Matthew Henry's Commentary
Chapter 25 Introduction:
Extent of punishment. (1-3) The ox that treadeth the corn. (4) Marriage of a brother's wife. (5-12) Of unjust weights. (13-16) War against Amalek. (17-19)
Every punishment should be with solemnity, that those who see it may be filled with dread, and be warned not to offend in like manner. And though the criminals must be shamed as well as put to pain, for their warning and disgrace, yet care should be taken that they do not appear totally vile. Happy those who are chastened of the Lord to humble them, that they should not be condemned with the world to destruction.
This is a charge to husbandmen. It teaches us to make much of the animals that serve us. But we must learn, not only to be just, but kind to all who are employed for the good of our better part, our souls, |1Co 9:9|.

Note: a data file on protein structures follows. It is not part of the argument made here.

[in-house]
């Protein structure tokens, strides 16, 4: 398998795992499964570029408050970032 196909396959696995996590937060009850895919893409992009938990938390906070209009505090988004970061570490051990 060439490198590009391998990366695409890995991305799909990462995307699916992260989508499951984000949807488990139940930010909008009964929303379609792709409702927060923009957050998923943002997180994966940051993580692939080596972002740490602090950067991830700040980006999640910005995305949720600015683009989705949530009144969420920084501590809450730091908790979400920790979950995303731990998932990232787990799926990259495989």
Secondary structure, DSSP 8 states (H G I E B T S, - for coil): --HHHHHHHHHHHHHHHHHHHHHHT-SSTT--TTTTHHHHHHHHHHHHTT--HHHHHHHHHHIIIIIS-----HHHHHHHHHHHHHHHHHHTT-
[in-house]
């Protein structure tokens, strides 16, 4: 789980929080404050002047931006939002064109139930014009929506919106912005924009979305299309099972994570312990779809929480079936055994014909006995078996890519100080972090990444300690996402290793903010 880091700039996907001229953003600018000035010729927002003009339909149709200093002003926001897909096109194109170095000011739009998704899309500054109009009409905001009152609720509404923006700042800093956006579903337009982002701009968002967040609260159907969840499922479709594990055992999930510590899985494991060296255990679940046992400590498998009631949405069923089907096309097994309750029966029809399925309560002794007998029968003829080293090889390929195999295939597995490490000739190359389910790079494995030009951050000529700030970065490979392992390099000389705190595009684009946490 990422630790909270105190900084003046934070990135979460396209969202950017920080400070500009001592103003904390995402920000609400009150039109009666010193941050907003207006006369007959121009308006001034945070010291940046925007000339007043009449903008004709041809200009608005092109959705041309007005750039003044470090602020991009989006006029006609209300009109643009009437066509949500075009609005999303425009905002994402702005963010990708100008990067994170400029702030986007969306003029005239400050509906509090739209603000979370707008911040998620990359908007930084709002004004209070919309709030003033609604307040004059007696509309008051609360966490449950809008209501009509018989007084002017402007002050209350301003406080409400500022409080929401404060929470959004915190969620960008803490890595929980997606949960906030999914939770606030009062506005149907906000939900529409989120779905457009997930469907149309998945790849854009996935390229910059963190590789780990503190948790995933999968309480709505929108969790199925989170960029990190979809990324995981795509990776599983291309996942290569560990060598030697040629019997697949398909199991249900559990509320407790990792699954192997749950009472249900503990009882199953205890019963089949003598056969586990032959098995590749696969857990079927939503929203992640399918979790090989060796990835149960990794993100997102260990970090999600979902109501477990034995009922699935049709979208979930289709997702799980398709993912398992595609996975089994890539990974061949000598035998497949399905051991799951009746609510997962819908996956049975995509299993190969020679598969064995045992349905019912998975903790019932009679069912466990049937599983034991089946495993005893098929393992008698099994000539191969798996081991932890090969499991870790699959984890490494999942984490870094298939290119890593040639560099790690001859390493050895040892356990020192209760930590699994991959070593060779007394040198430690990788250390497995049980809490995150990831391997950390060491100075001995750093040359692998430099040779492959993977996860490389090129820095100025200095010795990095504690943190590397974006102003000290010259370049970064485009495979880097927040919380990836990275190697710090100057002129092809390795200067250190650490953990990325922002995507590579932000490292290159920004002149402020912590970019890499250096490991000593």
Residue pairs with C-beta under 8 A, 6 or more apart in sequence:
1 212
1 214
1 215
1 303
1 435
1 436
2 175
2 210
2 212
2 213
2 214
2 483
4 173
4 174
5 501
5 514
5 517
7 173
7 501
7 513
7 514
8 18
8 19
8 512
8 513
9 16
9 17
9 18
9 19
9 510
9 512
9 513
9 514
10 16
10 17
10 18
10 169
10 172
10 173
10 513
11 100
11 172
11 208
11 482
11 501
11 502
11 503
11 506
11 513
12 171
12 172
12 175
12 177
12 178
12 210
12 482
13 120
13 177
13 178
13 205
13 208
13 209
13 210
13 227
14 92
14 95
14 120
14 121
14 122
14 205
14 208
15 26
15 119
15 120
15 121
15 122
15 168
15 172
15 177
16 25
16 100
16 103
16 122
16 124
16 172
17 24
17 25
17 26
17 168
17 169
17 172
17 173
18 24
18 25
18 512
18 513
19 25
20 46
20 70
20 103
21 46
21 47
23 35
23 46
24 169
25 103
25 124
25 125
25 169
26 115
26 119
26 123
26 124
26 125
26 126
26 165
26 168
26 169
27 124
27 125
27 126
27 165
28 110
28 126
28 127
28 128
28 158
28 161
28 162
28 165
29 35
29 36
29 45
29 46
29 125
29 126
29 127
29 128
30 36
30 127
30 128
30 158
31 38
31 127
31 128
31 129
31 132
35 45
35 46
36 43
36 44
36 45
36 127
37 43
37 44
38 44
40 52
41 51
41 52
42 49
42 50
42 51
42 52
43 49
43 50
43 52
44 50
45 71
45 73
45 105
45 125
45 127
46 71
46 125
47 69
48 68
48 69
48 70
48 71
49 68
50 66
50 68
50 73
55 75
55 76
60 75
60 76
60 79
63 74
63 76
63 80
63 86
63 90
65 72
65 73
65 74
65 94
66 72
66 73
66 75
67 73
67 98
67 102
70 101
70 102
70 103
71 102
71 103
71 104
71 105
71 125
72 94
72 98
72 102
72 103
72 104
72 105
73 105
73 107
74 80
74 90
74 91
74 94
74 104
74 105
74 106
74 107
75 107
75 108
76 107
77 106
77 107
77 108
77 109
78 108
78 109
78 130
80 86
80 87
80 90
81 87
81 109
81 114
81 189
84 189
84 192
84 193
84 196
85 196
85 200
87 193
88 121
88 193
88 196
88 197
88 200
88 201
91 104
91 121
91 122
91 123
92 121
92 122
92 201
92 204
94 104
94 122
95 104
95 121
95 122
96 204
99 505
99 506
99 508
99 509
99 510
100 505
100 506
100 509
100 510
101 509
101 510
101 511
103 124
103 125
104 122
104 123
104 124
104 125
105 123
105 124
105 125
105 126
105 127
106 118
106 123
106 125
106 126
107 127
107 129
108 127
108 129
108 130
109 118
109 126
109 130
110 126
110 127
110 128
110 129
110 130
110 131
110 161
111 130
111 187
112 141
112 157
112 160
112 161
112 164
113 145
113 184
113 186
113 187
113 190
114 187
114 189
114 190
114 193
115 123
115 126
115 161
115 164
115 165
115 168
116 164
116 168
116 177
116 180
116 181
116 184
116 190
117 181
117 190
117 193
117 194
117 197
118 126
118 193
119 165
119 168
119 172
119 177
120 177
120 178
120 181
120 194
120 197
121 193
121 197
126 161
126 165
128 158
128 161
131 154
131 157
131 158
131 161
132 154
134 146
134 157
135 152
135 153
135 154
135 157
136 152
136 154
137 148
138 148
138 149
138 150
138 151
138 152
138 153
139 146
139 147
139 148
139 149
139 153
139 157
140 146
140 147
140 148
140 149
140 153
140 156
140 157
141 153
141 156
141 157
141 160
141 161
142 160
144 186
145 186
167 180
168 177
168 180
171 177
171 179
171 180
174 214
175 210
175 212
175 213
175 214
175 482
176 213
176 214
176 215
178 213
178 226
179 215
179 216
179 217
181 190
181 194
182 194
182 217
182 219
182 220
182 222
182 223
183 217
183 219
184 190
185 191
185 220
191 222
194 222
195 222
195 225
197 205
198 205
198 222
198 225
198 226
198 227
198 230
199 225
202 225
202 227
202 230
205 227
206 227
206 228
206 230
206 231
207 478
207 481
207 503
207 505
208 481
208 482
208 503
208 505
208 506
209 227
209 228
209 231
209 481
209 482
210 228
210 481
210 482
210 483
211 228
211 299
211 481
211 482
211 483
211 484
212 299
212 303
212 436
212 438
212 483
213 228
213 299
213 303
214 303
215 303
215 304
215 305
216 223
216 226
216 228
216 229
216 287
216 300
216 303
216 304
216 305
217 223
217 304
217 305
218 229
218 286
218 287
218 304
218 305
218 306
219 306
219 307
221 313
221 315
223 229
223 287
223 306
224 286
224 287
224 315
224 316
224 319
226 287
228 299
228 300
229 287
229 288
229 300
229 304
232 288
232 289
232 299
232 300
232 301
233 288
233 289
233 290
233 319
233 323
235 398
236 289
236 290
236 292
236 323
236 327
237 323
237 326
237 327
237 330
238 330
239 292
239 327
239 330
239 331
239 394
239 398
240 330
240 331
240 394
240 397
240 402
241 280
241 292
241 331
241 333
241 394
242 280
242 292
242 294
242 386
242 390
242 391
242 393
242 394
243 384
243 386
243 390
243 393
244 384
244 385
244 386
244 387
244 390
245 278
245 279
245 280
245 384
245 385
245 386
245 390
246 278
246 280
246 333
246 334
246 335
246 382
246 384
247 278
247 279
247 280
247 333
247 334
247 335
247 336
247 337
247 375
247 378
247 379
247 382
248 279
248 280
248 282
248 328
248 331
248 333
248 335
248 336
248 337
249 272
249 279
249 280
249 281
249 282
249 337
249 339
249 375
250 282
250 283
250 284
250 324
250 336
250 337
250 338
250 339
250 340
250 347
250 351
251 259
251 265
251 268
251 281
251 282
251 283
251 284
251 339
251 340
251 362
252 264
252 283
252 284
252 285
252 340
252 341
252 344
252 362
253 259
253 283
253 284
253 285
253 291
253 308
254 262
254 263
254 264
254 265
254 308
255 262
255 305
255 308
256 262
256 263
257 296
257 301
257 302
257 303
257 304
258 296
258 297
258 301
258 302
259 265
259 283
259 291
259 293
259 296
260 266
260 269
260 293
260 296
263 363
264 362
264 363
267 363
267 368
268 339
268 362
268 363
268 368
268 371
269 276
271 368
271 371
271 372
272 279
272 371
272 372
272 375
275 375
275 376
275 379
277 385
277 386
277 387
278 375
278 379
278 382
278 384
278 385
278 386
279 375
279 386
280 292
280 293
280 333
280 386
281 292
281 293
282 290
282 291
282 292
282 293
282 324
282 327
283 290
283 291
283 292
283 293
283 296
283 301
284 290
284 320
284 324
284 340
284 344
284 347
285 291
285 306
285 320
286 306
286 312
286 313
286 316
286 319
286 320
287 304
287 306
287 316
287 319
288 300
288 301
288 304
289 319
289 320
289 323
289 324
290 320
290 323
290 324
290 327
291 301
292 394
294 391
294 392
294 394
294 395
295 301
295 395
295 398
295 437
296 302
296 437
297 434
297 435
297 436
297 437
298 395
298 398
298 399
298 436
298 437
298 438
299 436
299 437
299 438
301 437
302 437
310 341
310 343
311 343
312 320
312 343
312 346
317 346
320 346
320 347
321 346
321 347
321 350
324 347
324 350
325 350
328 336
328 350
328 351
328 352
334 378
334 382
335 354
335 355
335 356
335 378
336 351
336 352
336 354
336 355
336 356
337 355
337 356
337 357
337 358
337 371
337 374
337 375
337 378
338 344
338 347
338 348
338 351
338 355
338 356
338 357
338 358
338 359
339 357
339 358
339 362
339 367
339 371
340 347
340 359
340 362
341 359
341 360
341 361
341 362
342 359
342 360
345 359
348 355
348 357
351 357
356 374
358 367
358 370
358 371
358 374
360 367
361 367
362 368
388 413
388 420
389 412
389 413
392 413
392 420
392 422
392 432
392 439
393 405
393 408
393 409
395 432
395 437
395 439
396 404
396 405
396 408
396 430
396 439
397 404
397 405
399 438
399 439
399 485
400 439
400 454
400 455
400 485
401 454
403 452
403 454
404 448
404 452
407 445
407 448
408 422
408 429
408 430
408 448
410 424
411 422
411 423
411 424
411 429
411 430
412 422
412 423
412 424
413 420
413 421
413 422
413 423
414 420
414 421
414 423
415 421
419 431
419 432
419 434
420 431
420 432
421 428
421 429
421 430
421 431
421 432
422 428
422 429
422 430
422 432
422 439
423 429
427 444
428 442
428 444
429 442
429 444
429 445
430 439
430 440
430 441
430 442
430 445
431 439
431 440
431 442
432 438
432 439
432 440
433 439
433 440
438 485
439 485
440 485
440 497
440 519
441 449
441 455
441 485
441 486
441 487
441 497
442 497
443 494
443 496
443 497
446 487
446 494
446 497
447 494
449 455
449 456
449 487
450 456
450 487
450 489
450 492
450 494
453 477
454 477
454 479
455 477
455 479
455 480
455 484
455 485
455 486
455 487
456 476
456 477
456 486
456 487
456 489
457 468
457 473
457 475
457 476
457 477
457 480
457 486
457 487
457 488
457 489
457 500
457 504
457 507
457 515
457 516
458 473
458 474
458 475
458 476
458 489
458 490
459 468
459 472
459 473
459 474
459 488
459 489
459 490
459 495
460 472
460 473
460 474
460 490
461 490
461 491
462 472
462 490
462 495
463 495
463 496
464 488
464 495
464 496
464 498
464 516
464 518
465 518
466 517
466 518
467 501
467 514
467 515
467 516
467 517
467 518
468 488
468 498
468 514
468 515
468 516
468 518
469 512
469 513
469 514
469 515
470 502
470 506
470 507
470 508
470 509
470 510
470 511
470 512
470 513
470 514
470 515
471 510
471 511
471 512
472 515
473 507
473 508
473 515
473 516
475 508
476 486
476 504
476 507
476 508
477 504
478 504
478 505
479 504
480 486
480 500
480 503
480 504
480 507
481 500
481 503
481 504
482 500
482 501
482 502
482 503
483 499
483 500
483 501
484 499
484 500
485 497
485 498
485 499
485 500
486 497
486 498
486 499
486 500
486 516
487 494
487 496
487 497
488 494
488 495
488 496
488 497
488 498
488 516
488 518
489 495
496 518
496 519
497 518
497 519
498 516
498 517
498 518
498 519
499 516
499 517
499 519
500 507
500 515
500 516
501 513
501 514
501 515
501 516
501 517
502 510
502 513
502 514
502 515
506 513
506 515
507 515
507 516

The custom here regulated seems to have been in the Jewish law in order to keep inheritances distinct; now it is unlawful.
Dishonest gain always brings a curse on men's property, families, and souls. Happy those who judge themselves, repent of and forsake their sins, and put away evil things, that they may not be condemned of the Lord.
Let every persecutor and injurer of God's people take warning from the case of the Amalekites. The longer it is before judgement comes, the more dreadful will it be at last. Amalek may remind us of the foes of our souls. May we be enabled to slay all our lusts, all the corruptions both within and without, all the powers of darkness and of the world, which oppose our way to the blessed Saviour.